Each type of fat (saturated, polyunsaturated and monounsaturated) each have their own benefits in the body and all should be eaten as part of a regular healthy diet. It is important to note that fat contains more than twice as many calories per weight as carbs and proteins so knowing portion sizes are very important when eating fats. Eating modest amounts with every meal and snack is optimal as fat increases feeling full and generally helps limit over-eating.
Note that highly processed foods containing fats like most mass produced hots dogs, sausages and bacon are not ideal; we want to ensure fat exists are much as possible in its natural state with limited processing.
Thus, the fats we want to consider as part of our every-day routine include…
- Avocado / Avocado oil (mostly mono)
- Nuts / nut oils (mostly mono)
- Seeds (mostly poly)
- Fatty fish (mostly poly)
- Extra virgin olive oil (mostly mono)
- Coconut / coconut oil / grass-fed butter or ghee (mostly saturated)
- Chocolate (80% or higher, mostly saturated)
- High-quality animal products (saturated and poly)
There are lots of ways to incorporate them. Below are 4 quick things that I do regularly.
- Olive oil on vegetables – Almost anytime I eat vegetables, I’m drizzling some extra virgin olive oil on them. Go visit a farmers market or olive oil store and sample different ones to find something you like. I do this with steamed or roasted vegetables and do olive oil with some sea salt on all my salads.
- Nuts or seeds in salads – I eat a lot of salads and I make sure toss a handful of nuts or seeds in each one. A handful is a nice serving size and it adds crunch, flavor, and tons of nutrients. Ever feel hungry a couple hours after eating “just a salad?” Add some nuts or seeds (and the olive oil) and I think you’ll see a big difference.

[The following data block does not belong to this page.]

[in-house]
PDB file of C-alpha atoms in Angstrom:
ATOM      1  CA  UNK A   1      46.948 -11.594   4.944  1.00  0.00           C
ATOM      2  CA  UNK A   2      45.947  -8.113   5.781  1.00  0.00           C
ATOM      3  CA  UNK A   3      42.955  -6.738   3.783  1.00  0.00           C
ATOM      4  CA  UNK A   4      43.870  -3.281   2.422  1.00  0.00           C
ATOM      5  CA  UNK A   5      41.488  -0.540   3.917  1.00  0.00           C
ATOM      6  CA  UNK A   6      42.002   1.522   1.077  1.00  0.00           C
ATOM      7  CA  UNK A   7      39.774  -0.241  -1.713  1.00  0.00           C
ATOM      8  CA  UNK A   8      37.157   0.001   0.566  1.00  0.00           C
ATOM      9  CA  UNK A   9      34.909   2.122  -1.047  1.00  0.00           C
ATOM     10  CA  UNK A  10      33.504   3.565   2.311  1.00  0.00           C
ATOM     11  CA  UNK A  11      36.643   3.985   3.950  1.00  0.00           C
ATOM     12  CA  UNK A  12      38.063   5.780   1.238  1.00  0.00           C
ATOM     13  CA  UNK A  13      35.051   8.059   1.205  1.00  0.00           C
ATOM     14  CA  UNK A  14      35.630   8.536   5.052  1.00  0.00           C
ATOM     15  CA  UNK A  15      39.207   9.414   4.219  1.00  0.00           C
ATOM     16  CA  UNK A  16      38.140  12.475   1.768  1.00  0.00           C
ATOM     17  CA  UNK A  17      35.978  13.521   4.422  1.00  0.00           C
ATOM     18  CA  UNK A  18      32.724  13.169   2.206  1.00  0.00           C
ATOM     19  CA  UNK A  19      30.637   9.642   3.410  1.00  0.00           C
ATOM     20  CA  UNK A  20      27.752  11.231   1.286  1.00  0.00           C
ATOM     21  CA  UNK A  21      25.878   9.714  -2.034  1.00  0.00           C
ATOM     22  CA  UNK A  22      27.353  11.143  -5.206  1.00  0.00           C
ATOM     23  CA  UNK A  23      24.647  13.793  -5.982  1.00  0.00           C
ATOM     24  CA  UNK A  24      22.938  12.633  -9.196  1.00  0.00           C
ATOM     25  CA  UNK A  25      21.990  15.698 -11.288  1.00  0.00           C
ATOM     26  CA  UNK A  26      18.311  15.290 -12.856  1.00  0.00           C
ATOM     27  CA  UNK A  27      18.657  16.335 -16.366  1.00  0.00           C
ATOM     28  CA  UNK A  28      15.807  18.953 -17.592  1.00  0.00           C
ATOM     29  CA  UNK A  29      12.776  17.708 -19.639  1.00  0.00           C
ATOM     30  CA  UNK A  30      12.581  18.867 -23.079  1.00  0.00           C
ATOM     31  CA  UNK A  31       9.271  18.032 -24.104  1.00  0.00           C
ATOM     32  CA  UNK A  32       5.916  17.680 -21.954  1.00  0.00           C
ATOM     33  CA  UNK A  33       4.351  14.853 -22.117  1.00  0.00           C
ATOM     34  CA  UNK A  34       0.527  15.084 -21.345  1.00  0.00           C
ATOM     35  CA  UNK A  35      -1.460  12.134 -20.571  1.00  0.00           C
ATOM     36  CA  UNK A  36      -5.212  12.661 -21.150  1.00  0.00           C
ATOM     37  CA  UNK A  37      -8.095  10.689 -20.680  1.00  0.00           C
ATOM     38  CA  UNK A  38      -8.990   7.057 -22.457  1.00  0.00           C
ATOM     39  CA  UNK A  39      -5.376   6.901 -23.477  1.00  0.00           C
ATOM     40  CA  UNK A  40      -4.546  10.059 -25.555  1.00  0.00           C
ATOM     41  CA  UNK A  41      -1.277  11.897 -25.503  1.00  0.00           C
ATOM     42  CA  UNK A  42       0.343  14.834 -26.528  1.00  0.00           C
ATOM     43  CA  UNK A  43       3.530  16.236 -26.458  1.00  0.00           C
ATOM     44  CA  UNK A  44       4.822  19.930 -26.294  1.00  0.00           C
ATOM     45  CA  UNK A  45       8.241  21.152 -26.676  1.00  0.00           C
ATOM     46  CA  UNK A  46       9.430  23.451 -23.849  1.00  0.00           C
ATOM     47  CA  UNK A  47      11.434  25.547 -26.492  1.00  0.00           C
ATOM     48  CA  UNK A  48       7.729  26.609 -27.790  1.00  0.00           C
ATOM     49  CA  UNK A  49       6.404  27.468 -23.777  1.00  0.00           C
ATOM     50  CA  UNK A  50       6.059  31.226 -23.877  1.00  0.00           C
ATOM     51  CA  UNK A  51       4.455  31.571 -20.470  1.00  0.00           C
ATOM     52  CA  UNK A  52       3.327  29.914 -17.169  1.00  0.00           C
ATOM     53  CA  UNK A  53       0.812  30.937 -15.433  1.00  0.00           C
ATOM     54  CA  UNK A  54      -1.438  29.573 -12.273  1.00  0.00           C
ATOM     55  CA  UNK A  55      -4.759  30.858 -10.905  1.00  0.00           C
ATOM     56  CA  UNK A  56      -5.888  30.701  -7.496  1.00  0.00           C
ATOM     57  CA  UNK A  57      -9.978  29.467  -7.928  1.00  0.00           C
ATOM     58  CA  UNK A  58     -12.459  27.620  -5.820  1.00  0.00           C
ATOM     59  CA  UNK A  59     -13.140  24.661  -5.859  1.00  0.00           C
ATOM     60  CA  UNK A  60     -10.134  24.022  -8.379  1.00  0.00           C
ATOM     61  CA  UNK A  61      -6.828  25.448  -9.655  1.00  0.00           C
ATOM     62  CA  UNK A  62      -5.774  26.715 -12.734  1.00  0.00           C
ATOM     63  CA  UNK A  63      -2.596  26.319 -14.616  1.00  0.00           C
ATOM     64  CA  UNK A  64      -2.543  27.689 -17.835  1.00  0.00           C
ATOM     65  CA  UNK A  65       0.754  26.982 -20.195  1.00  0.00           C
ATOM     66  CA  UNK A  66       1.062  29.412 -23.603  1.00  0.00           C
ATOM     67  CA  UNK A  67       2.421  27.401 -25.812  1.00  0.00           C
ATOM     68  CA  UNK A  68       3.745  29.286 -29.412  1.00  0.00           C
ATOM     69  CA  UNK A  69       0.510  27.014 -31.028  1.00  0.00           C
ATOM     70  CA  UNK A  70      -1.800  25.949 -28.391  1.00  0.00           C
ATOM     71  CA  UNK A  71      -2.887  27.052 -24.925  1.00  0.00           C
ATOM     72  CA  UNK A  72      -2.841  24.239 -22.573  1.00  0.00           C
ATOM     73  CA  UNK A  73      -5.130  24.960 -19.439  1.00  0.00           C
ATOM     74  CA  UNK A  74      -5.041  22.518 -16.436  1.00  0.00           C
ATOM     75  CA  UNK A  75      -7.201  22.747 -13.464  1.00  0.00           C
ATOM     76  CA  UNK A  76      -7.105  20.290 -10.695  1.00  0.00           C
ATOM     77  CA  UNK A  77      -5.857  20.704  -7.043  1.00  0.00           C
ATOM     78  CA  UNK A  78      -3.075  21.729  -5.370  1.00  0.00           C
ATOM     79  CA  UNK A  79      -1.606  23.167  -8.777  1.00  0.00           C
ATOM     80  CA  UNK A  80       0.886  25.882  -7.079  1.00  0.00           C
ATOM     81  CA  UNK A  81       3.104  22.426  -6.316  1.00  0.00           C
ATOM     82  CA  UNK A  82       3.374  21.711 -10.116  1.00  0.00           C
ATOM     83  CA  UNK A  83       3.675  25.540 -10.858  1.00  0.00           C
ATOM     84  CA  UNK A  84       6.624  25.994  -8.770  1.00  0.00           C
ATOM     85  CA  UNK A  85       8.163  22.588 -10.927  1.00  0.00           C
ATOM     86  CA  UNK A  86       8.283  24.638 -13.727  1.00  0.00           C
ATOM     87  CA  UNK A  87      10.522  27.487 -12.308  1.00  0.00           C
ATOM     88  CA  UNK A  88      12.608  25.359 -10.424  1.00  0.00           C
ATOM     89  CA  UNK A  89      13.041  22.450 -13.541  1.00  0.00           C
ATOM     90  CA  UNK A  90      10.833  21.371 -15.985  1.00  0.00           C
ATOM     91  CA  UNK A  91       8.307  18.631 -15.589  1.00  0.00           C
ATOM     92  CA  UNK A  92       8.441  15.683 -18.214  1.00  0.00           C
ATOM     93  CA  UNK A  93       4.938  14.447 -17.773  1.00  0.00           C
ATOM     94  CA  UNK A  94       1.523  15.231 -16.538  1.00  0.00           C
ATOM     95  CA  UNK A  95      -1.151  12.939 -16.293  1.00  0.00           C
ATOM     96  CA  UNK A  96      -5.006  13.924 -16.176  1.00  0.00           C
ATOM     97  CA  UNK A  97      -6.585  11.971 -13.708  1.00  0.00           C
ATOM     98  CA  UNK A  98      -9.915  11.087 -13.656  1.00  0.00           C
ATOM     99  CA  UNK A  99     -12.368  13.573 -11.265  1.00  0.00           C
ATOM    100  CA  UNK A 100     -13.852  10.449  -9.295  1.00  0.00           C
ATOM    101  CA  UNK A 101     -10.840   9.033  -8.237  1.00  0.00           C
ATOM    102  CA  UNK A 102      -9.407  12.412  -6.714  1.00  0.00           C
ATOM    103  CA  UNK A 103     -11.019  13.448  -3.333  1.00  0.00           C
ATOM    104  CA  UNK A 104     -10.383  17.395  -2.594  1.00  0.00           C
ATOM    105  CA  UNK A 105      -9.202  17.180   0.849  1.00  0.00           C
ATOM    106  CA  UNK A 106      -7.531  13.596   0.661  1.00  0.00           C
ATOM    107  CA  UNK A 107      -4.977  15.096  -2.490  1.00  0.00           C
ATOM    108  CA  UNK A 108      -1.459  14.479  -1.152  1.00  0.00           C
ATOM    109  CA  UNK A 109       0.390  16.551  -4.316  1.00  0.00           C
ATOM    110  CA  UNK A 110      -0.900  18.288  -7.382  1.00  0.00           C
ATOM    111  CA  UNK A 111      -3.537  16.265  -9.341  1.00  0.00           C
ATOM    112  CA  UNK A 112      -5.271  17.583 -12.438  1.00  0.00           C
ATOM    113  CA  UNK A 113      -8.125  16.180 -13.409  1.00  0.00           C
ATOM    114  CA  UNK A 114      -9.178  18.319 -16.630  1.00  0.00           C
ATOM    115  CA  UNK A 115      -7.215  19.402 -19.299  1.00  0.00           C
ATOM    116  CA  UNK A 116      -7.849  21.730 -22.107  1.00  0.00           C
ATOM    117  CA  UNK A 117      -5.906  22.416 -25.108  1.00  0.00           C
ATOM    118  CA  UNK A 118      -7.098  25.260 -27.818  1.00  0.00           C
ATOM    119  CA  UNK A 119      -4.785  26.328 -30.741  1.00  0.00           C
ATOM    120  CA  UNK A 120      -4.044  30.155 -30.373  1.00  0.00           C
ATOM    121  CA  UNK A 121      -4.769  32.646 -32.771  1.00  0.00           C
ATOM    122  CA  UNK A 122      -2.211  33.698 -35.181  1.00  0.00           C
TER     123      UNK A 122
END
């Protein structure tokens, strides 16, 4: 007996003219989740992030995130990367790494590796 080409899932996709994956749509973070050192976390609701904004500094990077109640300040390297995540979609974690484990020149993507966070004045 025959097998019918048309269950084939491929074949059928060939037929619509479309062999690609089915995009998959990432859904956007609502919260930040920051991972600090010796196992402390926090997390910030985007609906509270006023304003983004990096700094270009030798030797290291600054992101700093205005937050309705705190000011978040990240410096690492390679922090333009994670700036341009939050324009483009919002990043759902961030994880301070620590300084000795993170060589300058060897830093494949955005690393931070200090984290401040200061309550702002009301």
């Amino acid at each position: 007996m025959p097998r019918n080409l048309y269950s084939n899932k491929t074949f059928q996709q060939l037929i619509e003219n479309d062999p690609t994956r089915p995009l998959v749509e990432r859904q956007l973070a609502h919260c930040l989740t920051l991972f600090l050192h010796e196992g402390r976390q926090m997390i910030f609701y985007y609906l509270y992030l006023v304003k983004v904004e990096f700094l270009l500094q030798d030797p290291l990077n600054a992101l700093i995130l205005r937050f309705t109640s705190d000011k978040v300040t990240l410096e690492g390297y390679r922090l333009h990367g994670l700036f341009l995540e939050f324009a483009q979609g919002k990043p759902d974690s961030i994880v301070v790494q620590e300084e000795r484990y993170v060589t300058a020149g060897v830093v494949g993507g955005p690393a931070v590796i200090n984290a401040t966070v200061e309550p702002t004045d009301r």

- Dark chocolate – I’m one of the rare people that don’t have an built-in chocolate addiction from birth. That being said, dark chocolate (80% or higher, I do 88%) is great for a quick snack, a dessert, or simply the chocolate fix people sometimes need. 3-4 squares of a bar (usually 1/5-1/4 a bar) is all that is needed. If I’m a little hungrier, I might spread a little coconut oil or nut butter on top and sprinkle some sea salt. Delicious!
- Coconut oil – Coconut oil is an extremely useful food. It has a high smoke point, so it’s a good fat to cook with if you need high heat. I really like using coconut oil to cook popcorn. From a nutritional standpoint, coconut oil is composed primarily of “medium-chain-triglycerides.” What this means is that the body can absorb and use the energy in coconut oil without activating the normal digestive processes required for most fats. Thus, coconut oil can be a great option in a quick snack. I use a little spread on rice cakes or dark chocolate, sprinkled with sea salt. Also, you might try blending 1-2 tablespoons in your morning coffee or tea instead of milk, cream, or sweeteners.
How do you use healthy fats in your day? Let us know below!